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Liable entities

14 September 2018
RET​ ​

The Renewable Energy Target creates demand for renewable energy by requiring liable entities to surrender an amount of renewable energy certificates in proportion to the electricity they acquire in an assessment year. This is referred to as liability.

What is a liable entity?

Liable entities are classified as an individual or company who make relevant acquisitions of electricity on a grid which has an installed capacity of 100 megawatts or more. They are usually electricity retailers.

Acquitting liability

To acquit liability each year, liable entities must surrender an amount of both large-scale generation certificates (LGCs) and small-scale technology certificates (STCs) and lodge an energy acquisition statement.

Certificate liability is determined by applying percentages (the renewable power percentage for LGCs and the small-scale technology percentage for STCs) to a liable entity's electricity acquisitions for that year. Liable entities acquit their liability by surrendering the required number of certificates to the Clean Energy Regulator for:

If a liable entity does not surrender the correct amount of certificates, it may be required to pay a shortfall charge. There are some instances where acquisitions are exempt from liability.

Liable entities should refer to the calculating certificate liability page for the steps they need to take. This is particularly important for new liable entities that:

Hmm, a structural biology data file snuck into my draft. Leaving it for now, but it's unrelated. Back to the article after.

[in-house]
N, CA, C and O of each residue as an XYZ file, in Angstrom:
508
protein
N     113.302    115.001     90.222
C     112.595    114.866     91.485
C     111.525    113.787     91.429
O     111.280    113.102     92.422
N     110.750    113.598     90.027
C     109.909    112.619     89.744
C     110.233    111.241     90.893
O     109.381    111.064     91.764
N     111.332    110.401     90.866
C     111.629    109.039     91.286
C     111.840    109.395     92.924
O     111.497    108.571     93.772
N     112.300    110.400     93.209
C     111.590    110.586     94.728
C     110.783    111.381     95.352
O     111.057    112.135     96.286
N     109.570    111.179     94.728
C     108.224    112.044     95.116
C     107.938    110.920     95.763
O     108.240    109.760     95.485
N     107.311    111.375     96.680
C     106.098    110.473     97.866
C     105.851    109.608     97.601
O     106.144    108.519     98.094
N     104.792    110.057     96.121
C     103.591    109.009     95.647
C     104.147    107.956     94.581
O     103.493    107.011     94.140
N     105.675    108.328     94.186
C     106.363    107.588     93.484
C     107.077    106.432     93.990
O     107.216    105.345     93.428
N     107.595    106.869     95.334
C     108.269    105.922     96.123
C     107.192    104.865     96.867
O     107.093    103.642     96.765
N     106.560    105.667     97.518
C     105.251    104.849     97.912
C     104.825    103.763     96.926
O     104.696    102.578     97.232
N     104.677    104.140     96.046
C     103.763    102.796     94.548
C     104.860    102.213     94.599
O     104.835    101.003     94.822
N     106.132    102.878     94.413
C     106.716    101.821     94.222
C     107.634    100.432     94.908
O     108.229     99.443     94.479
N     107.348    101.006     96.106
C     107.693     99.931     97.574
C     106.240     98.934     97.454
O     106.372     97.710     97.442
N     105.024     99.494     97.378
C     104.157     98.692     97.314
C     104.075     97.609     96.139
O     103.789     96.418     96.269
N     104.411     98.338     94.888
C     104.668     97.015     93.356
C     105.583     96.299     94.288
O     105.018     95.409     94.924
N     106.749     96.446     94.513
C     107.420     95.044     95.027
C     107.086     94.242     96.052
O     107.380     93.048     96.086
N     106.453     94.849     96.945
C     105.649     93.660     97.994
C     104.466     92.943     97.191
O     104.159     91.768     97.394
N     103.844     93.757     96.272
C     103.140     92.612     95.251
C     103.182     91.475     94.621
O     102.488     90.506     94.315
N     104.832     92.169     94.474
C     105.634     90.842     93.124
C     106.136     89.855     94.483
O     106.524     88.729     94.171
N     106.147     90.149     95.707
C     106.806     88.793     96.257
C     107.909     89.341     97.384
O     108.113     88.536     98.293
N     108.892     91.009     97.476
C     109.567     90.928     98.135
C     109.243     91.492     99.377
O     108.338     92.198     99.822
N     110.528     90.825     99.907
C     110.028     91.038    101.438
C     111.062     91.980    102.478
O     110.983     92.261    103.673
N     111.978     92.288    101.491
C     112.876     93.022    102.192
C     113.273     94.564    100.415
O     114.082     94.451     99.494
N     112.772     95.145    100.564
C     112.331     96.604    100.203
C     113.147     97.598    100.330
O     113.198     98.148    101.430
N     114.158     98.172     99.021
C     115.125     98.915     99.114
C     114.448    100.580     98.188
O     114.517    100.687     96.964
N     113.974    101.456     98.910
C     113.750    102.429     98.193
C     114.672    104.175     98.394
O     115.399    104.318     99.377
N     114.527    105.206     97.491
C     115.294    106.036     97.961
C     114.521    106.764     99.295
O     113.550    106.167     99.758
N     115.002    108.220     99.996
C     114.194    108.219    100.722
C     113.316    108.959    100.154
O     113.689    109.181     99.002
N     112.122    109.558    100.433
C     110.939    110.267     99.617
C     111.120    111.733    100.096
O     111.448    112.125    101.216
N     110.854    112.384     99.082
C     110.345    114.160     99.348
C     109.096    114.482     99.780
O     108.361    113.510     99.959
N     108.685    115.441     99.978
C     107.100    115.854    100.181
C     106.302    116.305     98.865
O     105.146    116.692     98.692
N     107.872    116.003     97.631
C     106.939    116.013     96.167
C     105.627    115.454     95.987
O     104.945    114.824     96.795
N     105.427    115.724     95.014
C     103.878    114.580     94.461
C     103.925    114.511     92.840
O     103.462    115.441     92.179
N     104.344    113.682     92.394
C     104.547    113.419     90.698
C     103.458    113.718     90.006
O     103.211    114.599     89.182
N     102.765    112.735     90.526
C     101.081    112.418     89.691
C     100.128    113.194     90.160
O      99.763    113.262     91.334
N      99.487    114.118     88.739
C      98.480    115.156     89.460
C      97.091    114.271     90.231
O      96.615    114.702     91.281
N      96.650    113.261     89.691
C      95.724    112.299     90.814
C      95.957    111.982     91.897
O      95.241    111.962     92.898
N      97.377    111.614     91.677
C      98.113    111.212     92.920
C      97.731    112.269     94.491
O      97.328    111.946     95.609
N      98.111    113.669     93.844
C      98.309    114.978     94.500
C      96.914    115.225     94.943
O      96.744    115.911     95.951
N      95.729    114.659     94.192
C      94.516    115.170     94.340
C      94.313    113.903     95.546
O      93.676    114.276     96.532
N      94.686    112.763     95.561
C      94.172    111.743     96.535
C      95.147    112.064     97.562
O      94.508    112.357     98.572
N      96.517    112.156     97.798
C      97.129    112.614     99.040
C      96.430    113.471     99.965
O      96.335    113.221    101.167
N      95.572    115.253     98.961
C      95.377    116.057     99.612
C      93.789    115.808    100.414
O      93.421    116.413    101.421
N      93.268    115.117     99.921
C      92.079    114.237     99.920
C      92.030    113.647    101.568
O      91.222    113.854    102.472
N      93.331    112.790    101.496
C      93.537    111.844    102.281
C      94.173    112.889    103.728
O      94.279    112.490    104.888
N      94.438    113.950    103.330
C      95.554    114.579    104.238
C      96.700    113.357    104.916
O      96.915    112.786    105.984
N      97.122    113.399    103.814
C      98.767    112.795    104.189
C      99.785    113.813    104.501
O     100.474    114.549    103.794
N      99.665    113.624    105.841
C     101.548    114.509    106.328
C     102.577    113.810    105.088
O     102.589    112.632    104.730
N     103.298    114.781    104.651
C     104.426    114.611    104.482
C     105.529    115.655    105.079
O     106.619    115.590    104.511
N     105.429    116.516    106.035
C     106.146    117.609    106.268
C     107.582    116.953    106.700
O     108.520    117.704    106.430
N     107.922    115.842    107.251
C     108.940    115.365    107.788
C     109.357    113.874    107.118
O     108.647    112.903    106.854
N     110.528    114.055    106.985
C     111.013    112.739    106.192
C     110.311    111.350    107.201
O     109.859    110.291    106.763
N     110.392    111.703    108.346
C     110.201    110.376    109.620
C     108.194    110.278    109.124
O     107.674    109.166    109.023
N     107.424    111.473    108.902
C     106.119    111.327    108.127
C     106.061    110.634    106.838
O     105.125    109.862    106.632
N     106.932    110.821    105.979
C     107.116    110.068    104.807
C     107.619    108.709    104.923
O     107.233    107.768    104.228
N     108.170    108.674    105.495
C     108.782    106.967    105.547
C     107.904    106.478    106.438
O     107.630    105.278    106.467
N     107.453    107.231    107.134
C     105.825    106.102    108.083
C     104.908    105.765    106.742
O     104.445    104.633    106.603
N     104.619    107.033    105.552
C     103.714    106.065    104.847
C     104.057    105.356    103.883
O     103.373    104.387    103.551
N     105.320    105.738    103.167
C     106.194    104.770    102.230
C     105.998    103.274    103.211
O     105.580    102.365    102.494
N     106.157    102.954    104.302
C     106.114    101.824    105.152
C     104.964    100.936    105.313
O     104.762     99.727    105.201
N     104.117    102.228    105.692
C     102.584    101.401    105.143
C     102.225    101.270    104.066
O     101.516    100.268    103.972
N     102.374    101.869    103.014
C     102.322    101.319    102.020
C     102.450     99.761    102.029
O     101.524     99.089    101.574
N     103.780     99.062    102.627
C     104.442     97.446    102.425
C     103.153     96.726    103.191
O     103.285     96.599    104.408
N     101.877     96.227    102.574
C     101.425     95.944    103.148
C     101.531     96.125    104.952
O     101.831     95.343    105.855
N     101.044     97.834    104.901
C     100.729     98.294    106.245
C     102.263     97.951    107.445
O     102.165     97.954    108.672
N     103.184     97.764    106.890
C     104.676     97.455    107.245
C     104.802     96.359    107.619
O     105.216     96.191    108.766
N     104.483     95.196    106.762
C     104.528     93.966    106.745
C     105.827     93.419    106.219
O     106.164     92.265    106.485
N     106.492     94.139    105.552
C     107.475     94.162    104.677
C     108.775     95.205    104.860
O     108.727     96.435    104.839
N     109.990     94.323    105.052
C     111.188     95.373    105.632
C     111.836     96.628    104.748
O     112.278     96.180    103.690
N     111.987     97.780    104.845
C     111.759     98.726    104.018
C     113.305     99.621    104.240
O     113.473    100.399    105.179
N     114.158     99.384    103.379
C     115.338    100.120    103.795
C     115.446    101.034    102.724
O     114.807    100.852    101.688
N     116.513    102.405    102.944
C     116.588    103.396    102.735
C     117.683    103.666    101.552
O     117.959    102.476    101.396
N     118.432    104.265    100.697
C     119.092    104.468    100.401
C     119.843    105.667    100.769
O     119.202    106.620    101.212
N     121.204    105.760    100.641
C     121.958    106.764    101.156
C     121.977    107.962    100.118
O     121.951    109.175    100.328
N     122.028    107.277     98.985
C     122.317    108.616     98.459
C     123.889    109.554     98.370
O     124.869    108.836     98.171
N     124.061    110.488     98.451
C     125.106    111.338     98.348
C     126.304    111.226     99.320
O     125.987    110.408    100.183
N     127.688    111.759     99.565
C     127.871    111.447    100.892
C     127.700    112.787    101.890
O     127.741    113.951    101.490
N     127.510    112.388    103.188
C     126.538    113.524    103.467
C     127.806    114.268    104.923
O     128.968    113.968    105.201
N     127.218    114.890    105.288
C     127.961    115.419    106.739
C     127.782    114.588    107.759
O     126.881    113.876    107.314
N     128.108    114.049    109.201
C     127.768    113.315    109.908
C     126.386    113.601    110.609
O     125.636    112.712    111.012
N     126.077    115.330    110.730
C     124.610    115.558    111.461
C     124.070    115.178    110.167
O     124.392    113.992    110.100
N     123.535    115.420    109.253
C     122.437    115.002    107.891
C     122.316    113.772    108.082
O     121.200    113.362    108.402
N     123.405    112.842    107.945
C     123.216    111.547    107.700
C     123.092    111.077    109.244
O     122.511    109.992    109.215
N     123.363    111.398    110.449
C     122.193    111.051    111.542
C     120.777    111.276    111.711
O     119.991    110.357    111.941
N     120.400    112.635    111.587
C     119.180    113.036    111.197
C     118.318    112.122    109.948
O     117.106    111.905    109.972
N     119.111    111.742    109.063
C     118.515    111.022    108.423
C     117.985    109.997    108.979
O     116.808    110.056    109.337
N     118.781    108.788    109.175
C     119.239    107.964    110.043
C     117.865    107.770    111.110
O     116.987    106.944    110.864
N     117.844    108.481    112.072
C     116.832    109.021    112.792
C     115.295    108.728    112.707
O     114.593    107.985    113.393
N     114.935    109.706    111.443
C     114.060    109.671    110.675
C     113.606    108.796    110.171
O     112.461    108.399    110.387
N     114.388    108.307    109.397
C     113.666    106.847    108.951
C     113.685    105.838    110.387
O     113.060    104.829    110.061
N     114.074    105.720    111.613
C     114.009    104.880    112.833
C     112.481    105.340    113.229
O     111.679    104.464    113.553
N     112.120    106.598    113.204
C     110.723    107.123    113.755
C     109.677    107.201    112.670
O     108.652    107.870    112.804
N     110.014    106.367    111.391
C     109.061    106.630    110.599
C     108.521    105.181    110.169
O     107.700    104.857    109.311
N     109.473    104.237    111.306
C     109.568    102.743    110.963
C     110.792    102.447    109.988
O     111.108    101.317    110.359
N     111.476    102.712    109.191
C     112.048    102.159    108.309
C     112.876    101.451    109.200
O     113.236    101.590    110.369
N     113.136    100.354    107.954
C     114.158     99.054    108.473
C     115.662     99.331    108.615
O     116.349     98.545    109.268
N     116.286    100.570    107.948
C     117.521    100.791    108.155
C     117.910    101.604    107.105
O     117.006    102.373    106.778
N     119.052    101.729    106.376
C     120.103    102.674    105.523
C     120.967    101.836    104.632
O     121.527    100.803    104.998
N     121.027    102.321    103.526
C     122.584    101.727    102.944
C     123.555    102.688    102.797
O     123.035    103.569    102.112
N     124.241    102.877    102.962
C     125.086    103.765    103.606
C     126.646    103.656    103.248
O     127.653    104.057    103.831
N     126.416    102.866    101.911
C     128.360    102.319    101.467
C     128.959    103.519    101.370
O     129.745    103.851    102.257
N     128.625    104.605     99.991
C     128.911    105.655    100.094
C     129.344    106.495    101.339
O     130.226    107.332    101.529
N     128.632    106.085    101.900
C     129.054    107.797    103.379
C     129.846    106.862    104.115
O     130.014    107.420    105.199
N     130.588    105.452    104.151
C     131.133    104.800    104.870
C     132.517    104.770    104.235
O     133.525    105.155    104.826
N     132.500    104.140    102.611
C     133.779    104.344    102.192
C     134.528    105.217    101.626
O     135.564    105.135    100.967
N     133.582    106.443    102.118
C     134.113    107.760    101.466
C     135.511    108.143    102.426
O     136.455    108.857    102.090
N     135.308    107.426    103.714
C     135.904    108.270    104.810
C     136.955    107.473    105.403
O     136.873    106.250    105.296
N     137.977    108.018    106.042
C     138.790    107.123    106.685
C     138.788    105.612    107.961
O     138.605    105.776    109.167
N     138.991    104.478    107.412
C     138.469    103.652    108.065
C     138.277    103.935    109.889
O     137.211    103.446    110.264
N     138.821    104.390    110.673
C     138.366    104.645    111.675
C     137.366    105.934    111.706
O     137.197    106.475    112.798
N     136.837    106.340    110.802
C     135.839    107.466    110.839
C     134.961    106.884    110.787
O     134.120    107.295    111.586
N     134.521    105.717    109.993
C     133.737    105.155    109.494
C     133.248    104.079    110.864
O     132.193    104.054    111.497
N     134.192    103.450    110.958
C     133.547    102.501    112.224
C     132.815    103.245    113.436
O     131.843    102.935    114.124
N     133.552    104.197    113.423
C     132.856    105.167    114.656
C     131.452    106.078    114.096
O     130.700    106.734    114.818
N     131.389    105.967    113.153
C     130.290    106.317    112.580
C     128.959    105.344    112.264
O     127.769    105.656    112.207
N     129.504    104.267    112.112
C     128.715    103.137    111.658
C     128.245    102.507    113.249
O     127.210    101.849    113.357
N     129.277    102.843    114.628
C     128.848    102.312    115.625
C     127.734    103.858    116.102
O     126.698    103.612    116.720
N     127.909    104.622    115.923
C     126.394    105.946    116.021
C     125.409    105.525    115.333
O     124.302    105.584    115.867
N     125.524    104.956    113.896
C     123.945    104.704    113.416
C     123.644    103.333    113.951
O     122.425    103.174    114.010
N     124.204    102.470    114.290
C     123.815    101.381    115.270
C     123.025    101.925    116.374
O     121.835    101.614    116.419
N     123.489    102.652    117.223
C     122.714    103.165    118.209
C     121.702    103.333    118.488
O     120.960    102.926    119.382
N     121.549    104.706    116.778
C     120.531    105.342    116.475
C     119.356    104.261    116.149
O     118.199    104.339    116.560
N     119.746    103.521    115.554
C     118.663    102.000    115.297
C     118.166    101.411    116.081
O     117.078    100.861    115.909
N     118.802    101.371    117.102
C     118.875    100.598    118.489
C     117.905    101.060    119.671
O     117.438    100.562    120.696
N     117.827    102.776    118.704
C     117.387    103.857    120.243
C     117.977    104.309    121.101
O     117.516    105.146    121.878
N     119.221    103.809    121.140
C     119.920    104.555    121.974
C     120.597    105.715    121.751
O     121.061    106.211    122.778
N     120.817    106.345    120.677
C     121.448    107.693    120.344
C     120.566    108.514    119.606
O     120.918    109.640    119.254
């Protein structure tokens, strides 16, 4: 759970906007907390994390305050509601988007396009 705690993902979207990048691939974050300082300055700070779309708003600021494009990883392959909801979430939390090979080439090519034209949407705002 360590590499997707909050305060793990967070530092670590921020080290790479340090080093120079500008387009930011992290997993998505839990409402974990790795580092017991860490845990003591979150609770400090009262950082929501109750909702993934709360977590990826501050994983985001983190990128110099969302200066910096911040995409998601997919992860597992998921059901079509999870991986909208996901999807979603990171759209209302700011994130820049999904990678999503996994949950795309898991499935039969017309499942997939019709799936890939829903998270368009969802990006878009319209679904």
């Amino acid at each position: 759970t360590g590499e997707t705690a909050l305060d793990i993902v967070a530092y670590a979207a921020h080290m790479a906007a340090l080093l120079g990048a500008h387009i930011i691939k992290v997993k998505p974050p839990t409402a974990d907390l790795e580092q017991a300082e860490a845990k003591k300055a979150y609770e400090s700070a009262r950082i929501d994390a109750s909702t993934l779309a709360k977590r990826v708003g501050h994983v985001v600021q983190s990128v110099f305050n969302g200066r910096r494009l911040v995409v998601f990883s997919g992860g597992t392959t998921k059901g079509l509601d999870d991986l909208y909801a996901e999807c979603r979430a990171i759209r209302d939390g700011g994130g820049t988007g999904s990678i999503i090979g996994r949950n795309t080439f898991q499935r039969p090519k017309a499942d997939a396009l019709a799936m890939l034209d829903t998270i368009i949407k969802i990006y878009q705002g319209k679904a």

• did not lodge an energy acquisition statement for the previous year, and
  • have made their first acquisition of electricity.

Anyone unsure about their obligations should contact us.

Exemption fro​m liability

Companies that conduct eligible emissions-intensive trade exposed (EITE) activities are issued with exemption certificates which they can trade with their electricity retailer. This reduces the certificate liability that a liable entity has for an assessment year.

EITE activities are specified in the Renewable Energy (Electricity) Regulations 2001. They include aluminium smelting, zinc smelting, petroleum refining and newsprint manufacturing. A complete list of EITE activities is available on our website.

There are other circumstances that result in exemption from liability, which need to be taken into account by liable entities when reporting their acquisitions and calculating liability. These include:

  • acquisitions on networks that are less than 100 MW capacity, and
  • acquisitions that meet the 'self-generation' or 'direct line' exemption rules.​

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